If those are Achilles heels, then the redress can be rigorous conviction and fresh air. Such is the case in the evergreen Es ist dir gesagt, one of Bach’s surprisingly little-known masterpieces. Suzuki’s unhurried but projected reading reveals the profound structural and contrapuntal originality and flair of this work. The opening chorus is warm, natural and compellingly cohesive (as indeed it is in the outstanding tripartite chorus of No 102). No less fine is the bass arioso, taken here at some lick, with Peter Kooij back to his flexible best.
Vocal contributions elsewhere are as notable, Gerd Türk perhaps reaching his apogee so far in ‘Bleibt, ihr Engel’, a wonderful tenor aria from No 19. This is a movement of a uniquely Bachian gait: heart-stopping in its bedside, slumbering manner, yet at the same time presenting an unyielding expressive and vocal challenge.
Both Hana Blažíková and Robin Blaze bring equivalent meaning to their principal arias. Blaze is joined in No 102 by some delectable obbligato oboe-playing in ‘Weh, der Seele’, an F minor aria in which both lines feed on each other in dovetailing, bittersweet commentary. Bach clearly rated this cantata highly as, later, he parodied this movement and the chorus for his Lutheran Masses. Blažíková is developing into a ringing and engaging Bach singer, her ‘Herr, deine Güte’ – a fine concerto-inspired aria from No 17 – pinpoint accurate and full of form.
The Japanese ensemble is at its very best in the sprung and textural luminosity of Herr, deine Augen, whose juxtaposition of dance and remorseful chromatic inflection bursts with character. A high-water mark in the series as we approach the home straight.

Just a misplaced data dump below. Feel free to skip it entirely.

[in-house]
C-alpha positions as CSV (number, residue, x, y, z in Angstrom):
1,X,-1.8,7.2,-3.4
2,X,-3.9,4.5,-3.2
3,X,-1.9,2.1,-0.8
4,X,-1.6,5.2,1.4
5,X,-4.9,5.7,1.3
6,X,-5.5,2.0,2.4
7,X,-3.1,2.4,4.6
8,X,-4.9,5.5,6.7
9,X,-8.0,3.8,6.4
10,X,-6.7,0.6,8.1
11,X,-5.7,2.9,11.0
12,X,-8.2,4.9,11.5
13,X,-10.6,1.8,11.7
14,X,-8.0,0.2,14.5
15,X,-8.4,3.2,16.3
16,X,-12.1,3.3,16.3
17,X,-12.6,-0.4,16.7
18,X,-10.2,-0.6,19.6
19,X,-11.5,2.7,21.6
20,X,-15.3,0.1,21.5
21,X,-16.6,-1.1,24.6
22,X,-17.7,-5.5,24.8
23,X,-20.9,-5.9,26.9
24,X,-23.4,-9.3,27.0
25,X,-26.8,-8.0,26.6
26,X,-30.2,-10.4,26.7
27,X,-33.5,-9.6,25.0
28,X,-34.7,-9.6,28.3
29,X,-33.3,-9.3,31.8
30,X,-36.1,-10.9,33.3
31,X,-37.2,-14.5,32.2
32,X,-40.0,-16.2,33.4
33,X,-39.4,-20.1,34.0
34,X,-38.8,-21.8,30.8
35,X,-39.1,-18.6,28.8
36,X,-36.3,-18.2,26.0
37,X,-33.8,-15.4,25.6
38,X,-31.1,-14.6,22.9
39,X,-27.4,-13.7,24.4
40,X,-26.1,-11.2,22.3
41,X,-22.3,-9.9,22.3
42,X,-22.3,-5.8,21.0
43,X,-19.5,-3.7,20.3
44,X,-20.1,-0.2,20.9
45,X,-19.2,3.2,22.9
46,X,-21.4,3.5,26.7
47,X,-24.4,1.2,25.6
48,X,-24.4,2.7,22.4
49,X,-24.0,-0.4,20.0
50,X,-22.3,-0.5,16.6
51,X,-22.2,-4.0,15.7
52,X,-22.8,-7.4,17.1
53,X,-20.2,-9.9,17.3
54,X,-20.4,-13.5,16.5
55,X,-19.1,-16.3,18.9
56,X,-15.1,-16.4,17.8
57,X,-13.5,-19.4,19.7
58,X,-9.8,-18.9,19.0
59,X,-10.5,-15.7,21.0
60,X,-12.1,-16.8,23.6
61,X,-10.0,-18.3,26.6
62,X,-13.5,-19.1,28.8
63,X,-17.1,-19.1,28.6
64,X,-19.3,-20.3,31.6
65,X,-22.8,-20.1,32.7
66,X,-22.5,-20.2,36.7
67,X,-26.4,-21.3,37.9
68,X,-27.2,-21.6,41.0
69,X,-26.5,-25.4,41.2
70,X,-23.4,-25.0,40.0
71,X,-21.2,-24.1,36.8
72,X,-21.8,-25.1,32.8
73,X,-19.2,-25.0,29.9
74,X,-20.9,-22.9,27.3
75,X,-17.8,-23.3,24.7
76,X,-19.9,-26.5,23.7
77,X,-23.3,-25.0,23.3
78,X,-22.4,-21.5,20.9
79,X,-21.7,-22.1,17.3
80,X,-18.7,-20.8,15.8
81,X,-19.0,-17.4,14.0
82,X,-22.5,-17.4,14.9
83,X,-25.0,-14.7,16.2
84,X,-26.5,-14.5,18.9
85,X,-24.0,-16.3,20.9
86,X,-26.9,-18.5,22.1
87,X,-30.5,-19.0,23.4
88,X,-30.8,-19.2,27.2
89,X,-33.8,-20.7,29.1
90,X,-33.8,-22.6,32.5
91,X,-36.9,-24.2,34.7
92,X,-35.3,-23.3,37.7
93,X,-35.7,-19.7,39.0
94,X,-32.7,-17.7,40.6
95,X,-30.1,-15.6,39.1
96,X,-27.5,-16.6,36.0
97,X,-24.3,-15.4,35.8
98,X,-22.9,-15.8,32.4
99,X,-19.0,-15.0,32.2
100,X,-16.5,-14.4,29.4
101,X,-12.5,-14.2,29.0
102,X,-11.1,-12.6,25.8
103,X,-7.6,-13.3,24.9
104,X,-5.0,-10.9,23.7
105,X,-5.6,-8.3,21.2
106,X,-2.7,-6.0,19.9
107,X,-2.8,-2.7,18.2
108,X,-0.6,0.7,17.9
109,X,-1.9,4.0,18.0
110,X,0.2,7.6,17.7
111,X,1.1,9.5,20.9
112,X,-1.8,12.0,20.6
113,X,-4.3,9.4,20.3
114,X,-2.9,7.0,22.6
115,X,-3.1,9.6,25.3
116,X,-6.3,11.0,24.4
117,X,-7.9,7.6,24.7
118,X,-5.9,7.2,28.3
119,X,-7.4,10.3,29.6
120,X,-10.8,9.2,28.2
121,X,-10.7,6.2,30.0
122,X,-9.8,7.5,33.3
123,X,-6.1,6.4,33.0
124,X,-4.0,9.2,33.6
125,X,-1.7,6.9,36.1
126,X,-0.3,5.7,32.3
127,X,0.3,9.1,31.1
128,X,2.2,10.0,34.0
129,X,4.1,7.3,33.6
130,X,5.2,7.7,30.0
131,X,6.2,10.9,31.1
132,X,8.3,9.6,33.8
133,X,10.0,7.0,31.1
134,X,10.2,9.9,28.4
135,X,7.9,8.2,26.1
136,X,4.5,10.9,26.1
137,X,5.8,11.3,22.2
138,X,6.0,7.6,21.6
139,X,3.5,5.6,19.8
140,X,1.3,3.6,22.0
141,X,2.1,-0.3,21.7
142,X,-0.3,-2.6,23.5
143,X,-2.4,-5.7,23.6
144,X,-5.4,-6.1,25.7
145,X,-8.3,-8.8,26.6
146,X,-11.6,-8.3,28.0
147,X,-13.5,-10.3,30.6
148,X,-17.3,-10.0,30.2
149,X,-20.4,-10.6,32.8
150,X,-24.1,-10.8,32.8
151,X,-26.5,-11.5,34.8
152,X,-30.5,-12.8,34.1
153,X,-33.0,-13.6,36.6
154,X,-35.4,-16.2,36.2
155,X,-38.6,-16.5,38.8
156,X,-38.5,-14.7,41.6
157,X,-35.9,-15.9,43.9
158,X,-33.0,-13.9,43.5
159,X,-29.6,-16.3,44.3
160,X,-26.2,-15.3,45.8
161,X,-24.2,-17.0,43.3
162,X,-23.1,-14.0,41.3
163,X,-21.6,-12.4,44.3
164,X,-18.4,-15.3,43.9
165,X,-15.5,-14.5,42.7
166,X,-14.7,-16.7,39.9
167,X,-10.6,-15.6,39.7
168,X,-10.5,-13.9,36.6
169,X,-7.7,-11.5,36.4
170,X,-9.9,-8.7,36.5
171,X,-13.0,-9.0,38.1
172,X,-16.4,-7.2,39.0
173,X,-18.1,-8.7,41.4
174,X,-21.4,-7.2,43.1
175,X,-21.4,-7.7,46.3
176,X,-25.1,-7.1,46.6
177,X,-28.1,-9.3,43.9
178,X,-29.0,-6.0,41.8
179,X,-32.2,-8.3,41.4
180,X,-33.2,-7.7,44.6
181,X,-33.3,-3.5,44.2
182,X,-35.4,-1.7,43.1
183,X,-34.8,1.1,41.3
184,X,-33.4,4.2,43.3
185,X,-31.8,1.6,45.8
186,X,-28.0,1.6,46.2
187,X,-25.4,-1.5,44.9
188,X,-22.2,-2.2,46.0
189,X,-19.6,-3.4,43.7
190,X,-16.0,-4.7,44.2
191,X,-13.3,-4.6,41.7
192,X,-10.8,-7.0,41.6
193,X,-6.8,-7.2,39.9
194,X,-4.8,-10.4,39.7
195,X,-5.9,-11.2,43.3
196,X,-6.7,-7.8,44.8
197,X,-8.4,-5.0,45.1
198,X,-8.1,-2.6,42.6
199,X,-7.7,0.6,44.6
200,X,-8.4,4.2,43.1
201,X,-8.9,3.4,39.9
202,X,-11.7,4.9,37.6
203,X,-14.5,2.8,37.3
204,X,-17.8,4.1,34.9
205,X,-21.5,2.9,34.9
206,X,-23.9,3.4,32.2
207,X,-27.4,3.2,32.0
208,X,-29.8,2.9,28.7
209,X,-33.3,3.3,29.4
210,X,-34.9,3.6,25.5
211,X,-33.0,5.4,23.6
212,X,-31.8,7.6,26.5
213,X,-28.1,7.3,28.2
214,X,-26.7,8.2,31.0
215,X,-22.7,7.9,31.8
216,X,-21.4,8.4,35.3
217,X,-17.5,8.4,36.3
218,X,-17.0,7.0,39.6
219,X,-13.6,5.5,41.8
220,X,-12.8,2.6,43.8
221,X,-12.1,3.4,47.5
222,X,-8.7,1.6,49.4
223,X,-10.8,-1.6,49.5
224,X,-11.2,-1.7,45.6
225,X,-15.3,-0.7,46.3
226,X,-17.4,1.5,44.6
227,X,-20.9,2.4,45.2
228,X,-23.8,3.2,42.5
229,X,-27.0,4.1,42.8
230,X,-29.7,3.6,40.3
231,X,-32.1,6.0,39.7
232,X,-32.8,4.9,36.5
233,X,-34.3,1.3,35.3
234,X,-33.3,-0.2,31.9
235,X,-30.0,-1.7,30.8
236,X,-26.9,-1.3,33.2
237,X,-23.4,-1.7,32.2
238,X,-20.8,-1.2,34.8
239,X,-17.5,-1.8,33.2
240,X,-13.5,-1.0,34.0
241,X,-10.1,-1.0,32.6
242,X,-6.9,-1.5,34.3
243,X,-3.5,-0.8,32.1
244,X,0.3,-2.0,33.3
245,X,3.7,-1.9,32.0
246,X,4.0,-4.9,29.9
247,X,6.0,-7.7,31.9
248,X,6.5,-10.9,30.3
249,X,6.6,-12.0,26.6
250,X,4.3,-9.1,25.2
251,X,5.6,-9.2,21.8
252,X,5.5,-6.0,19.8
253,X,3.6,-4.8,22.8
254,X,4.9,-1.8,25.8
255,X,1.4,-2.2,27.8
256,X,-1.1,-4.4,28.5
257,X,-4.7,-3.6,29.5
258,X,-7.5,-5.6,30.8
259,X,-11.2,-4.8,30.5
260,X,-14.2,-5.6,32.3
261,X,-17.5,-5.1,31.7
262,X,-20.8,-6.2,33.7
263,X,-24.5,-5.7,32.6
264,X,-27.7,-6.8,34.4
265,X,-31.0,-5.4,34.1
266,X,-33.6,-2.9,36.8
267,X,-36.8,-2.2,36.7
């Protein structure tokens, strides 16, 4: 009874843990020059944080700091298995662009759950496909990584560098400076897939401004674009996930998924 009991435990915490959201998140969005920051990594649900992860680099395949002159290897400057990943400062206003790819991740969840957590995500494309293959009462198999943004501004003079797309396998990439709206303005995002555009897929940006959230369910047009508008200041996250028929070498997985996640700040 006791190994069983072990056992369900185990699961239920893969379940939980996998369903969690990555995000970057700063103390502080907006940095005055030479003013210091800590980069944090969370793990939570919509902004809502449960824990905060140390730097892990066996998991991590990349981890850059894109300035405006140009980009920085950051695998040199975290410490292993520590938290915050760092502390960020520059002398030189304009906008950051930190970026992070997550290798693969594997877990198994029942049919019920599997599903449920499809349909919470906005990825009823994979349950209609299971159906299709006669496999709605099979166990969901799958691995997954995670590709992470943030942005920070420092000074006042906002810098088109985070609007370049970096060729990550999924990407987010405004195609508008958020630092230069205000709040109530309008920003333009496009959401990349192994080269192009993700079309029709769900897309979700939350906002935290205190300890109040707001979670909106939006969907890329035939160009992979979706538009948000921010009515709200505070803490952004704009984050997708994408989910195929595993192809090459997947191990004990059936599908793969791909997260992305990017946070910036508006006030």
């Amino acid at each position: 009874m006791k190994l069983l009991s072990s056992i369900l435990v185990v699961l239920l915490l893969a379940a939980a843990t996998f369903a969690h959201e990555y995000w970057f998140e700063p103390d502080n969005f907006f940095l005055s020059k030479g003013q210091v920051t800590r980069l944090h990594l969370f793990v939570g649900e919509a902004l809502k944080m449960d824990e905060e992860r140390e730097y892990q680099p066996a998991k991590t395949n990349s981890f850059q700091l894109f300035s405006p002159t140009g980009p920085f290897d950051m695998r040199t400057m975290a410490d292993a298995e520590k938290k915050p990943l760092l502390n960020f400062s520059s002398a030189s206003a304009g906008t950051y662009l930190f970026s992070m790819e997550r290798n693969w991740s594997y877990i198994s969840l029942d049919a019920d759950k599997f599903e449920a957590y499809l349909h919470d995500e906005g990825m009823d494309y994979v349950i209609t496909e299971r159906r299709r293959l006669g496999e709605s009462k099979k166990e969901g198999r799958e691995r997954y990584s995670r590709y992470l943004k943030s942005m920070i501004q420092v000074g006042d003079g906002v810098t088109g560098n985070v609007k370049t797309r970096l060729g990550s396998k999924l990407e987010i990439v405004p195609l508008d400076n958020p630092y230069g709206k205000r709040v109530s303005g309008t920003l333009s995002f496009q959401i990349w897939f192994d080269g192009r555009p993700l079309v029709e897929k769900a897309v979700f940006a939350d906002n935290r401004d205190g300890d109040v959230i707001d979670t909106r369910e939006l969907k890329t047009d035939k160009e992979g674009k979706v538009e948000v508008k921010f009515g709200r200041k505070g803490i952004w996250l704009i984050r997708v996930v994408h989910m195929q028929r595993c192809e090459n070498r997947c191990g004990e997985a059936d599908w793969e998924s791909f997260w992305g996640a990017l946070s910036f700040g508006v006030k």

‘Cantatas, Vol 48’
Cantatas – No 34, 98, 117, & 120
Hana Blažíková sop Robin Blaze counterten Satoshi Mizukoshi ten Peter Kooij bass Bach Collegium Japan / Masaaki Suzuki
BIS BIS-SACD1881 (72’ · DDD · T/t) Buy from Amazon
Dating cantatas from Bach’s later years remains an indeterminate business. This is the case in at least one of these four mature works, O ewiges Feuer (No 34), where a recently discovered libretto places its premiere a good 15 years earlier than the 1742 of a later revision. As with the second version of Bach’s three cantata settings of Was Gott tut (Nos 98‑100), this graphic Whitsun work is given a sturdy performance. The compelling juxtaposition of the crackling fire of the Holy Spirit and soaring eternity leaves us less satisfied in the virtuoso opening chorus than in Bach’s skilful transformation of ‘Wohl euch’ from a secular ‘slumber aria’ into an intimate spiritual devotion. Robin Blaze is at his most ringing, mellifluous and assuaging here.
Yet Masaaki Suzuki’s strength lies in summoning up a world from the text and a sense of believing it (if not always in its capacity to enable a performance to fly far from its stylistic boundaries). This he does with supreme elegance and luminosity in Sei Lob und Ehr (No 117), a superb chorale cantata in which the hymn text remains unaltered throughout, with some distinguished if small-scale singing from tenor Satoshi Mizukoshi. ‘Was unser Gott’ evokes God’s creative sleight of hand which Suzuki accompanies with a graceful but unobtrusive continuo under delectably mellow wind dialogues. The languid and delicate tone is extended in another glorious alto aria, ‘Ich will dich all mein Leben’, accompanied by flautist Liliko Maeda.
If that work is evidence of Bach’s gradual move towards a more finely etched and economic style, the simple beauty of Gott, man lobet dich (No 120 – yes, with another storming alto aria) lies in the entrancing ‘Heil und Segen’ for soprano and obbligato violin. It is sung exquisitely by Hana Blažíková and caps another consistently fine performance in the late autumn of Suzuki’s steadily impressive marathon.